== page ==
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Return to Bayou City

Several projects, large and small, aim to bring a little nature back to Houston's waterways.

By Bill Dawson

The waterway that flows near my home in Southwest Houston is called Brays Bayou. It doesn’t much resemble the mental image that “bayou” probably conjures up for most people — a slow, twisting stream bordered by woods and wetlands.

That’s what this stretch of Brays Bayou used to be, however — a rich habitat for plants and wildlife that scientists call a riparian corridor. Several years ago, I met an elderly woman who lived across the bayou in a subdivision built around 1950, shortly before mine was developed. Her husband and son would cross over the bayou to go squirrel-hunting in a forest that was cleared to make room for my neighborhood.

There are still trees left — some quite large, like a water oak in my yard — but no one would call this a forest anymore. A few blocks away, Brays Bayou is now a deepened, concrete-lined canal. Its grassy, trapezoidal banks were precisely chiseled to carry Houston’s frequent deluges off to Galveston Bay as fast as possible.

This engineering of Brays was one of the city’s most ambitious projects in a never-ending struggle to coexist with the flooding that’s a recurring fact of city life in Southeast Texas. But it was hardly the only alteration of a natural stream as Houston, the “Bayou City,” grew into a huge metropolis. Officials say some form of work has been done on most of the estimated 800 miles of bayous and smaller natural channels that existed in Harris County before European settlement.

People disagree about how good a job the Brays channelization has done at limiting the impact of those floods. There’s no debate, however, that the heavily transformed part of the bayou has few of the natural characteristics it did until a few decades ago.

And yet, here and there are still hints of what once was.

Scattered along the flattened, largely shadeless banktop, near a popular hike-and-bike trail, are a few old moss-shrouded oaks — remnants of the woods displaced by development.

In the right springtime conditions, if the huge mowers haven’t been dispatched yet by the Harris County Flood Control District, the grassy banks sloping down to the cement channel become a riot of wildflowers, grasshoppers and birds.

Not long ago, driving along the bayou, I spotted a rabbit for the first time — not some runaway pet, mind you, but a genuine Texas swamp rabbit.

I’m sure there are other wild mammals that live near the concrete bayou, too, though I hardly ever see one except when it ventures forth, like the bold (or maybe impaired) opossum I once saw strolling down a street. My border collie knows there’s other wildlife around. On our walks down the bayou trail, she often drags me to one storm drain in particular, crouching and quivering in feral, wolf-like intensity as her nose works overtime, heeding what I can only imagine is the call of the wild.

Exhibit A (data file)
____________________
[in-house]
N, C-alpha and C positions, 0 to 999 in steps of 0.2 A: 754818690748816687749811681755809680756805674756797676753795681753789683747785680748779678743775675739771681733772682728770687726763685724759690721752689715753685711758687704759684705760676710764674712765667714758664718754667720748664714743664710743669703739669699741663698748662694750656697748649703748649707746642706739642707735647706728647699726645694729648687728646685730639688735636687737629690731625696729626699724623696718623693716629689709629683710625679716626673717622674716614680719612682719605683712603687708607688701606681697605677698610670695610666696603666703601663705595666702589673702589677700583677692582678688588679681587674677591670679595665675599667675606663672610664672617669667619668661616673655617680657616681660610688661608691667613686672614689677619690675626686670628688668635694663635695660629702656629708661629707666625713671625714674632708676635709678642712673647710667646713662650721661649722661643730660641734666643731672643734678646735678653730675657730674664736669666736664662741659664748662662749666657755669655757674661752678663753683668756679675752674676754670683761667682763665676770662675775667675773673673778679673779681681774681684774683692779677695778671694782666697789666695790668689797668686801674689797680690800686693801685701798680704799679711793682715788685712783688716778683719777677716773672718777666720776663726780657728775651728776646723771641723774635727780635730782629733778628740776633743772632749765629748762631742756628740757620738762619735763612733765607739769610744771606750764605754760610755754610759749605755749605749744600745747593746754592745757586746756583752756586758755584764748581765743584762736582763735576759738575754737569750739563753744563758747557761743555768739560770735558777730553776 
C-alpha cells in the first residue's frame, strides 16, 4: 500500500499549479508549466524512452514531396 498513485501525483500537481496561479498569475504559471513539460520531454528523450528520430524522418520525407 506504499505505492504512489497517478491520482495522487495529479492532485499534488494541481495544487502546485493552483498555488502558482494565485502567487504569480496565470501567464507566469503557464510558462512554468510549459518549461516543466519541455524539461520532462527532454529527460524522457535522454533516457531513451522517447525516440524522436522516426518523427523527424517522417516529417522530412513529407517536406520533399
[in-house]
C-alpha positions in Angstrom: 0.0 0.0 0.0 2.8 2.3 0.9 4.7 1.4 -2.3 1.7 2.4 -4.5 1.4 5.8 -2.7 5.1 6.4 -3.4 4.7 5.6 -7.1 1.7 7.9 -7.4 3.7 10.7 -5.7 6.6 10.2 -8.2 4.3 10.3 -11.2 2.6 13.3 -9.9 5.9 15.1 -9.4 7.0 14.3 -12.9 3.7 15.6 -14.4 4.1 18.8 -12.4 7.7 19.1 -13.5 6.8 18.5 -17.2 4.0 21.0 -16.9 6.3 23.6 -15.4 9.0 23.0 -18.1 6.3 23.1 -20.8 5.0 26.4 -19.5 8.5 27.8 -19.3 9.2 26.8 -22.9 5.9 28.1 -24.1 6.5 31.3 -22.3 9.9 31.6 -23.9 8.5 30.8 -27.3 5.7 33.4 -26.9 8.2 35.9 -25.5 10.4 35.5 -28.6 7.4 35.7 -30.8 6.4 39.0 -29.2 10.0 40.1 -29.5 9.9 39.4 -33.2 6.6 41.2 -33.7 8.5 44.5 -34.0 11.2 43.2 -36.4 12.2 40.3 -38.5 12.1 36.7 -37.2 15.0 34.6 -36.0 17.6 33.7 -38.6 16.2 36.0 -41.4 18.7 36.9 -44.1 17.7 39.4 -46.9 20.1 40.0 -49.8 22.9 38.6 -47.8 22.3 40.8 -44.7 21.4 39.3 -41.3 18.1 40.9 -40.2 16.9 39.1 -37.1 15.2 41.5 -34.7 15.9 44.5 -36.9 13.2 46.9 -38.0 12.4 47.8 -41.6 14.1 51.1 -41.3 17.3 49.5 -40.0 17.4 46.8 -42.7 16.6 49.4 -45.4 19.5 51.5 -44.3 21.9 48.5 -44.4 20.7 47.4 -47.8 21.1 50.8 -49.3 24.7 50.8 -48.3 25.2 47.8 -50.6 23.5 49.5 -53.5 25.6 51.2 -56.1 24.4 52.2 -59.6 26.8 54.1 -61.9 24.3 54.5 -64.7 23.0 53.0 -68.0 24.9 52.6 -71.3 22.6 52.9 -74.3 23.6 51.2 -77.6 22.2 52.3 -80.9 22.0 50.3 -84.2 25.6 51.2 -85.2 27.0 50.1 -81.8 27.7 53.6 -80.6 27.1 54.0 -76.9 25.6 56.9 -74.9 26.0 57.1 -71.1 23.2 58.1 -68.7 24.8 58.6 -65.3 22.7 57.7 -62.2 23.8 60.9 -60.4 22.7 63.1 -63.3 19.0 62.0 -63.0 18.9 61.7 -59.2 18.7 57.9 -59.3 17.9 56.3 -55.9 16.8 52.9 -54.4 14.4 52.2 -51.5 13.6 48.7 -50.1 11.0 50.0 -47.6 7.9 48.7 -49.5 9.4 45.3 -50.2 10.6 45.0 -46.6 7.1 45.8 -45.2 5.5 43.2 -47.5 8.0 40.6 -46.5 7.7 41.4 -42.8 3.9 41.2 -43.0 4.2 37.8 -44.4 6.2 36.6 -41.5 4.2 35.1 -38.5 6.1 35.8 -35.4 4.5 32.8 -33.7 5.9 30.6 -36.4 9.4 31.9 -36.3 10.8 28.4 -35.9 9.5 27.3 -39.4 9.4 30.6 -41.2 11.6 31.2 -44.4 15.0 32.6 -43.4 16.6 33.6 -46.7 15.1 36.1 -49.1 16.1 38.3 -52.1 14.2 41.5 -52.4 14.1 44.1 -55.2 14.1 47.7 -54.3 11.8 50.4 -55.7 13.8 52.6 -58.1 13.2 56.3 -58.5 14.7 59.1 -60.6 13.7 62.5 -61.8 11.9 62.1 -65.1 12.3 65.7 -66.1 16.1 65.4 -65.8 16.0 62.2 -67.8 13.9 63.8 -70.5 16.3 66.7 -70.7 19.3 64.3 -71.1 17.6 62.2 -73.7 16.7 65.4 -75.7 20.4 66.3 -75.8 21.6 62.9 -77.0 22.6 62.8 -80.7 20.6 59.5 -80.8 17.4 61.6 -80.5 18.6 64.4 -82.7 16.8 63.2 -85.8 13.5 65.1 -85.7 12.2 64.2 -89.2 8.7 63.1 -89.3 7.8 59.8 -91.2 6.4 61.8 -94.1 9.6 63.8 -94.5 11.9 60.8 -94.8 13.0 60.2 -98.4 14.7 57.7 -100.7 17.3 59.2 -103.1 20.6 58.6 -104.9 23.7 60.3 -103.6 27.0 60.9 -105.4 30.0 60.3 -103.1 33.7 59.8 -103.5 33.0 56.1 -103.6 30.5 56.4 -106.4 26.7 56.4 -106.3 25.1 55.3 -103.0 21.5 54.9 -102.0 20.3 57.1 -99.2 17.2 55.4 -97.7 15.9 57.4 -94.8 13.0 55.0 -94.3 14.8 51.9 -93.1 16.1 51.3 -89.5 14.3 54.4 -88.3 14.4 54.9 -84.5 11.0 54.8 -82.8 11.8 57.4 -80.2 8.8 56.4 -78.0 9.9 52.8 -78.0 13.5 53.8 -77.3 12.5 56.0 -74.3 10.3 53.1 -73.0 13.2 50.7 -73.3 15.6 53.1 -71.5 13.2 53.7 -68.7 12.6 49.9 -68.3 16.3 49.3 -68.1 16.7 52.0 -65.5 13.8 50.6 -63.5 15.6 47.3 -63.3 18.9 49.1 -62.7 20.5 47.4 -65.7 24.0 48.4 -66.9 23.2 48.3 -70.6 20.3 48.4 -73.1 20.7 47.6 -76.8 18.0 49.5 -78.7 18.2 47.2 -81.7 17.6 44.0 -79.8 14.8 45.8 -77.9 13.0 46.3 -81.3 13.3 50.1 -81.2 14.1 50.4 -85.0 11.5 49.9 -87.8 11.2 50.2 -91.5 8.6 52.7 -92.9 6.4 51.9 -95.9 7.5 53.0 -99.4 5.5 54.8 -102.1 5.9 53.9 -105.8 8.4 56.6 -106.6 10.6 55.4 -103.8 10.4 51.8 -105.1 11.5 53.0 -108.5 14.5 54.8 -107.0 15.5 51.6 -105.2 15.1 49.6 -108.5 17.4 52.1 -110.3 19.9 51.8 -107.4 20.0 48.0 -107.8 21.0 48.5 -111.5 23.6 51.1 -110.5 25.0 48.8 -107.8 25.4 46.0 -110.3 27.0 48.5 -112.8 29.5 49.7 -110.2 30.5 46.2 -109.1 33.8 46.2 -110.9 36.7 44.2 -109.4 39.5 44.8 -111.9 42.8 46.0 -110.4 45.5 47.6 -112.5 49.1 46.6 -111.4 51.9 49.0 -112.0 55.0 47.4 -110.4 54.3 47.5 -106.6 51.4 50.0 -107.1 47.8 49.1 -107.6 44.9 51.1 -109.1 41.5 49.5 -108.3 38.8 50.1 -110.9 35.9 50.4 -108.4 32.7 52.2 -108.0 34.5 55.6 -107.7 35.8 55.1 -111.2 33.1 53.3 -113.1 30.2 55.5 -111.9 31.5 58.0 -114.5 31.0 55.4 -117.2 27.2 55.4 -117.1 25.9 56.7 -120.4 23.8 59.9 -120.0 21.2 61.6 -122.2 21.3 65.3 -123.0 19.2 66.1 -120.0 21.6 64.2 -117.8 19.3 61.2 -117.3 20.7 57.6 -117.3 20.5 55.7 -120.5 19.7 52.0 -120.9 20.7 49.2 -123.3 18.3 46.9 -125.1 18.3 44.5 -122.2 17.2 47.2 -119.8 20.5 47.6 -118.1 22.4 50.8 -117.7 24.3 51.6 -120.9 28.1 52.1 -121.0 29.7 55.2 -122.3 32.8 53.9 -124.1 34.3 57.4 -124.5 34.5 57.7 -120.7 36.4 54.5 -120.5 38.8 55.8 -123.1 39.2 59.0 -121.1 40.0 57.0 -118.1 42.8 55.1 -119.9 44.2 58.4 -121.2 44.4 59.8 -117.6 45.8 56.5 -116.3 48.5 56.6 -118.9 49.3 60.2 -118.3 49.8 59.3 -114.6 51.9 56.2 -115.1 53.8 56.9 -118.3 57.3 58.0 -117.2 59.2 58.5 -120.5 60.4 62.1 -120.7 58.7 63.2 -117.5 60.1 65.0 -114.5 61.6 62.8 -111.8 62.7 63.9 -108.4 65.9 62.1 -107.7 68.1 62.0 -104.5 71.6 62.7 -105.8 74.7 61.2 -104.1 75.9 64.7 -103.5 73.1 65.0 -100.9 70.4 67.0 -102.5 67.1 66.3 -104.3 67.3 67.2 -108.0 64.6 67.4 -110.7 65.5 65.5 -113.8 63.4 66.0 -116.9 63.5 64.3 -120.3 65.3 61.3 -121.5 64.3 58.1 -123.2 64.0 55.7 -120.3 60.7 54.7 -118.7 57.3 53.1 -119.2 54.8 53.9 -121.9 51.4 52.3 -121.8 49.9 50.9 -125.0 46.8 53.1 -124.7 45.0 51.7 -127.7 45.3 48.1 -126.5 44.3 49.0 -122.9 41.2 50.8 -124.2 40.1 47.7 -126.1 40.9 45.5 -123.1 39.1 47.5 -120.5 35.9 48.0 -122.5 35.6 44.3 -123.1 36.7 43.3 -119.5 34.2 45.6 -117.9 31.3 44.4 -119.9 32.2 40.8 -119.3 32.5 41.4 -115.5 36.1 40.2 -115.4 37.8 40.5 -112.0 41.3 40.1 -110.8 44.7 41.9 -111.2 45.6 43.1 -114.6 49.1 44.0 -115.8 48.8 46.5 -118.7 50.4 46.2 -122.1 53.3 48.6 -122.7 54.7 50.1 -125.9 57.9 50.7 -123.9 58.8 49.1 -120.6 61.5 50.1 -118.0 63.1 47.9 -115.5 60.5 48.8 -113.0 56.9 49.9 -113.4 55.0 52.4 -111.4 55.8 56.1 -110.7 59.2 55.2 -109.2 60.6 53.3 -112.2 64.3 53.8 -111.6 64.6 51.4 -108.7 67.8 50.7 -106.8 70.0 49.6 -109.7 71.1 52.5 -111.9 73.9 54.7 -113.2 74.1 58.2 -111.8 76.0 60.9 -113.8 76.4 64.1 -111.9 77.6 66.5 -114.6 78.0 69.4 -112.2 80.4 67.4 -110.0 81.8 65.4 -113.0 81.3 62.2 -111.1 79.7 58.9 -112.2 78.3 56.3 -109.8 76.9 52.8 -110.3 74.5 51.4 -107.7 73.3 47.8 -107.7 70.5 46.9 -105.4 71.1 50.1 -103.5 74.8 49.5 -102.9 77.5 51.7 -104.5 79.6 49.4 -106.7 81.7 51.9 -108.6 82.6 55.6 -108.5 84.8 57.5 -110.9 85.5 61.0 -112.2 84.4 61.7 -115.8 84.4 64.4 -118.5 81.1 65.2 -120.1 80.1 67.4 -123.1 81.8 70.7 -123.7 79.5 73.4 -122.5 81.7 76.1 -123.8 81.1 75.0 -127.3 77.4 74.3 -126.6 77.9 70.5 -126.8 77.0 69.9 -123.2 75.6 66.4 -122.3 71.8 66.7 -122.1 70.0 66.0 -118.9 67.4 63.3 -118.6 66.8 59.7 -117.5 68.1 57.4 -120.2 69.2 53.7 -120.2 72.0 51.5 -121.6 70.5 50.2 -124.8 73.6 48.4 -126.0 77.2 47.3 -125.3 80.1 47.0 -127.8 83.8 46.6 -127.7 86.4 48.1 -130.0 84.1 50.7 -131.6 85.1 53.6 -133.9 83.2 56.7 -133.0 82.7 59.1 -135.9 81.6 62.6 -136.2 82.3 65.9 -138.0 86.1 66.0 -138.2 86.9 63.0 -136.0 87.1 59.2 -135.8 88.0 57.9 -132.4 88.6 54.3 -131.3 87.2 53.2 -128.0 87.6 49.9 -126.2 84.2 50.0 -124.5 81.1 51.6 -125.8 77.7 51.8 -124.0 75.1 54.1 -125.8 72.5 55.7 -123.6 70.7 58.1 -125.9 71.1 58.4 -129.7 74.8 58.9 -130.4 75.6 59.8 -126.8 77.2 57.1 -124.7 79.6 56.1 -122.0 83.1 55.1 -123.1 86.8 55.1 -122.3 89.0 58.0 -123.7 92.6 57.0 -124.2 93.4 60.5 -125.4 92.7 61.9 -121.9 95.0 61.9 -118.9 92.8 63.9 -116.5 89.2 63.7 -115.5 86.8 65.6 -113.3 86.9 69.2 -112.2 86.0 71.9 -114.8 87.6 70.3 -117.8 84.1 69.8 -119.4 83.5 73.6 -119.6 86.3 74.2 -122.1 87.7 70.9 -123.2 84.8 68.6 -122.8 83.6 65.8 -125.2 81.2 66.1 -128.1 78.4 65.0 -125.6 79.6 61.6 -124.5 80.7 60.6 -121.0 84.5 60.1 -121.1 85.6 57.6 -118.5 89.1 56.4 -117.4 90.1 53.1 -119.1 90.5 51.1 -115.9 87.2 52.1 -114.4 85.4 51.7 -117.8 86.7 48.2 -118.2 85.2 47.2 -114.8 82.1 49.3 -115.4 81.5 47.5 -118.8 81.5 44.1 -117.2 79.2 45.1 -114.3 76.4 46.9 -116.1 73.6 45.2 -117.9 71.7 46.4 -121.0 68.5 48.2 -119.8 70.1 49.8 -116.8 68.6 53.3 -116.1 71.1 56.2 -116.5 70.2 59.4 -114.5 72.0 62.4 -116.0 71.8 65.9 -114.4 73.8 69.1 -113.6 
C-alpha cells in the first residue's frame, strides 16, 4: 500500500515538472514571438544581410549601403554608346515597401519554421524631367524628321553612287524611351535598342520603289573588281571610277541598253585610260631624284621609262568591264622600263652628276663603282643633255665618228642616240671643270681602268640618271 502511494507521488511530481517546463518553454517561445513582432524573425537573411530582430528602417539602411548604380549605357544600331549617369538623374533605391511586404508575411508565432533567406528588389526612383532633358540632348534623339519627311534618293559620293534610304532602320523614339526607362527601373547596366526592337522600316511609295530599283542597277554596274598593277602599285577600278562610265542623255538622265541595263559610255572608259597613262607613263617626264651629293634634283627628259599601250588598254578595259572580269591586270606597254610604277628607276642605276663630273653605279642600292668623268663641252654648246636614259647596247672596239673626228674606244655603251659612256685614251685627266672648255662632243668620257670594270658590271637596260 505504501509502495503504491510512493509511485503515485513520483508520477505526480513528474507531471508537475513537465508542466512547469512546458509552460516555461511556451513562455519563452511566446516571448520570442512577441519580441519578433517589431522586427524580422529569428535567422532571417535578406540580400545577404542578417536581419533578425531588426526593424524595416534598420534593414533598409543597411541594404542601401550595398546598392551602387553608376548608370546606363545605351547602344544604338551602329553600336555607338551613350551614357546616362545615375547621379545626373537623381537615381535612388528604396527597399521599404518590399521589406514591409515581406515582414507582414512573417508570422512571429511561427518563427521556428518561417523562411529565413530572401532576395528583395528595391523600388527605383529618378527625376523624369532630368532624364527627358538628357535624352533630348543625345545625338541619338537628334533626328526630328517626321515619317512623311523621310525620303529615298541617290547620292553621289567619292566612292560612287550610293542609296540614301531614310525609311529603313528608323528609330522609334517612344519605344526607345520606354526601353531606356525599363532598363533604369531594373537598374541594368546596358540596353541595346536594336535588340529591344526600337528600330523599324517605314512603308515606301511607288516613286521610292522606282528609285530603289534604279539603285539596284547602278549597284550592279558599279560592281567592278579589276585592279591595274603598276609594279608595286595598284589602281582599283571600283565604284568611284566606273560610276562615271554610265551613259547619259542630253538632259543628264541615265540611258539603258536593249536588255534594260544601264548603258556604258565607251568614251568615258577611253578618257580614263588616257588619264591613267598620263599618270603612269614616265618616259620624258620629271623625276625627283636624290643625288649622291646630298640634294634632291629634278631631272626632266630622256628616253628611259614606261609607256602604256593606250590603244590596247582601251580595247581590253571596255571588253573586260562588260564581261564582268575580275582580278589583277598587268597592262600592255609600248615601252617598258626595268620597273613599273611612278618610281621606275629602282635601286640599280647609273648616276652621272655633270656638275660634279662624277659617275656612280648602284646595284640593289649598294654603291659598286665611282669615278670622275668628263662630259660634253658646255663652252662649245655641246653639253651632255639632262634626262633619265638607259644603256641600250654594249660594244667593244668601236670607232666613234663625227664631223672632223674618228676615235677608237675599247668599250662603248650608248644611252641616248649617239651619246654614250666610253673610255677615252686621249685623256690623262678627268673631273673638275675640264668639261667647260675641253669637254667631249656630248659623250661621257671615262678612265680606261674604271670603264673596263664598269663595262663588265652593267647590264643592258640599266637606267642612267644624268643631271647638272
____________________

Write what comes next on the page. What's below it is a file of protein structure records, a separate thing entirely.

My favorite neighborhood emblem of the natural world, though, is the great blue heron that my wife and I have been watching for several years as it has grown from juvenile to adult. Almost always, it’s wading in the same small area near a mammoth stormwater outfall that empties into the bayou.

Usually, the heron is a still sentinel, gazing upstream. A few times, though, I’ve seen it with a fish in its beak, silvery and flashing in the sunlight. Once, running the bayou trail after dusk, I saw it take wing and soar away over my head, a black silhouette against the darkening sky. It was a thrilling sight, all the more so because it was so unexpected and incongruous in the urban landscape.

Houston's bayous aren't just conduits for floodwater from the streets and wastewater from the sewer system. They're once and future ribbons of nature.

That image was also a reminder that Houston’s bayous aren’t just conduits for floodwater from the streets and wastewater from the sewer system. They’re once and future ribbons of nature, winding through the city. That’s increasingly being recognized in a growing number of projects, big and small, that seek to preserve, enhance and restore streams and streamside areas around the metropolitan region.

“Even in the most altered landscape, it’s never all or nothing,” says Ted Eubanks, a bird expert and Austin-based nature tourism consultant who grew up in Houston, when I tell him about the wildlife I see along Brays Bayou.

He explained that creatures like the lone heron persist in making their homes in habitat as unlikely — and seemingly forbidding — as a concrete canal.

“Nature finds a way of persevering in even the most drastically disturbed landscapes,” says Eubanks, who was a principal architect of the Texas Parks and Wildlife Department’s Great Texas Coastal Birding Trail. The trail features a number of recommended bird-watching spots near Houston’s bayous.

In years ahead, there should be more birding opportunities near Brays, thanks to undertakings like the Willow Waterhole Greenway Project. Named for a small tributary of Brays in Houston’s Westbury area, the project is now being constructed by the flood control district a few miles west of my neighborhood. Willow Waterhole is one of the four large stormwater basins being built as part of the $450 million Project Brays, a mammoth flood-damage reduction effort that includes more channel widening and deepening, along with modifications and replacements of bridges. For years, bayou-protection activists have called for more use of such basins to reduce flood damage, in preference to channelizing bayous themselves.